substance. What's worse is that most
of the other subplots are just as dis-
posable, just as pointless.
Fortunately, the acting in "Ready
To Wear" manages to stay afloat.
Roberts and Robbins actually play
their parts well - both actors are at
ease in their plush hotel robes or un-
der the sheets, which is important
considering they wear little else.
Sophia Loren, after her husband's

emorable for its complexity as for
disturbing content; by the end, all
the characters are intertwined and
almost every incident has significant
repercussions. Unfortunately,
Altman's' newest film, "Ready To
Wear," fails where his previous work
succeeds.
Instead of celebrating Altman's
ability to manipulate multitudes of
characters, as he did in "Short Cuts,"
d instead of using hoards of Holly-
"ood cameos with the same effec-
tiveness as they were used in his
1992 film, "The Player," "Ready To

Kim Basinger leads the ready-to-wear singers in a show-stopping version of that catchy hit "Here Comes the Hotstepper."

death, wears only black - a black
hat, black polka dots, black garter belt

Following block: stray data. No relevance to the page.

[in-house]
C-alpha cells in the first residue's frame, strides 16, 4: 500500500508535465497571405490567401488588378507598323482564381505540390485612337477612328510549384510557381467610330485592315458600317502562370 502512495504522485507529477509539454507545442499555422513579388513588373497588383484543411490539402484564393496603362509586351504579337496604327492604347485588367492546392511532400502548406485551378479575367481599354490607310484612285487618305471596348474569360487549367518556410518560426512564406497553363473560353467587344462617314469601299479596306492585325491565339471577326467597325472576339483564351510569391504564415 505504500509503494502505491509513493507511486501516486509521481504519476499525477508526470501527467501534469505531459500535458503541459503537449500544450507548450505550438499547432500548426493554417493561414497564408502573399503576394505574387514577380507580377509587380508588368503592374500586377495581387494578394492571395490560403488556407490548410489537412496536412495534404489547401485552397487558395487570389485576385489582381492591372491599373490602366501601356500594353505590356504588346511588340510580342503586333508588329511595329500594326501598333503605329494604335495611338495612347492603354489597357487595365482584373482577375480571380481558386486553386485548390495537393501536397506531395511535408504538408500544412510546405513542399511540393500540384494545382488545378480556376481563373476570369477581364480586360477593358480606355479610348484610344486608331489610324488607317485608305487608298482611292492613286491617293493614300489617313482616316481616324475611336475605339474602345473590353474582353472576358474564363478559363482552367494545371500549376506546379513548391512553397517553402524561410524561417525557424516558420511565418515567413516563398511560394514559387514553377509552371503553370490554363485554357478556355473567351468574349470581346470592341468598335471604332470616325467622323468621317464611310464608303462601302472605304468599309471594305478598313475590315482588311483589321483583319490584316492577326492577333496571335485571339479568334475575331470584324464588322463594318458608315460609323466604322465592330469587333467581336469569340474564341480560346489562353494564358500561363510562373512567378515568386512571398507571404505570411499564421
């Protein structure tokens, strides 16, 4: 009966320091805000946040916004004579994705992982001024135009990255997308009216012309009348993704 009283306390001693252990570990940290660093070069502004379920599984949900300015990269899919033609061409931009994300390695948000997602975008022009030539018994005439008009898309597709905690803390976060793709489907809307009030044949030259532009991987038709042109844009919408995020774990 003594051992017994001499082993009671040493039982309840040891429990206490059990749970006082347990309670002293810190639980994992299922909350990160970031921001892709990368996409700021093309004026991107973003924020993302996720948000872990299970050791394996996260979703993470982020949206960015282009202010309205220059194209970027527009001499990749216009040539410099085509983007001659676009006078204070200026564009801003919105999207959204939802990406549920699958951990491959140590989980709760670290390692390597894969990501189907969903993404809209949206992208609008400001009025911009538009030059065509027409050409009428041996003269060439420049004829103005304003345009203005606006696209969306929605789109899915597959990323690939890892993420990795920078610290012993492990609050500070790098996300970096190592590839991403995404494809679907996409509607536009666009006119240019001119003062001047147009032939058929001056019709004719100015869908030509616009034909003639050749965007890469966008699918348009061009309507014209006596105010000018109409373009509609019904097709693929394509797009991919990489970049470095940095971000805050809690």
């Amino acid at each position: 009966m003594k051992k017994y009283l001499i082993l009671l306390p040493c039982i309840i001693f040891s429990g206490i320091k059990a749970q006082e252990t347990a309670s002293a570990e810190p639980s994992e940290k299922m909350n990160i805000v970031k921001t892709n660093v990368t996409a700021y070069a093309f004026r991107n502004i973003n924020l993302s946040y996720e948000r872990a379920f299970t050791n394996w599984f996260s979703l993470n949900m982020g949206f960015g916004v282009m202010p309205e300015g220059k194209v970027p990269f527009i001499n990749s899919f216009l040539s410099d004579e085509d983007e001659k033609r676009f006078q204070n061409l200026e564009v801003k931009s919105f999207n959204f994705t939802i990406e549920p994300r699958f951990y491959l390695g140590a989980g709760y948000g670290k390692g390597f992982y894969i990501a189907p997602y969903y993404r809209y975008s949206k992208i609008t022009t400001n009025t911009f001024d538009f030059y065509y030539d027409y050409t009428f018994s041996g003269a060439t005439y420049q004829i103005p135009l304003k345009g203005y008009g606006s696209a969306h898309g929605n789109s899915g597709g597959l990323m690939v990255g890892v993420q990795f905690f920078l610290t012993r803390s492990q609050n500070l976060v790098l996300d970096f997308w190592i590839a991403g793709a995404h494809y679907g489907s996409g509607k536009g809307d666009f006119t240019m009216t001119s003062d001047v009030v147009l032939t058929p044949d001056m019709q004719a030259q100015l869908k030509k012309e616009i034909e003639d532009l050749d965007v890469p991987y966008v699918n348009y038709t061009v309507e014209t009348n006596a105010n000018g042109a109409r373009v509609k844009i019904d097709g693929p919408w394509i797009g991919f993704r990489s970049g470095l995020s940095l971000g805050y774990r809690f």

- and gives the film's only stand-out
performance; she's sexy, like she's
supposed to be, and maintains a nec-
essary unaffectedness as she mingles
amidst the festivities of Paris fashion
week.
In a film like "Ready To Wear,"
in which almost nothing seems to be

right, there's a tendency to question
the director's rationale for follow-
ing through with the project. The
only logical reason behind the mak-
ing of "Ready to Wear" is the appeal
of the fashion industry. Anyone
who's been mesmerized by Cindy
Crawford's "House of Style" or ap-
palled by Kate Moss's practically
anorexic look will find something

redeeming about this film. If noth-
ing else, these viewers will be in-
trigued by the backstage glimpse
into modeling, amused by the de-
signers' eccentricities and exhila-
rated by the catwalk scenes and the
fabulous clothes, or lack thereof,
that comprise them.
READY TO WEAR is playing at
Ann Arbor 1&2 and Showcase.

Ex-.Irlfriend
It's a Woman Thang
eprise Records
"X in Your Sex," the first song of
"It's a Woman Thang," is fair, but it is
nothing to be bronzed and held up for
admiration. This description best
charscterizes the entire album.
Granted, Stacy, Tisha, Monica and
Julia - the four fine women of Ex-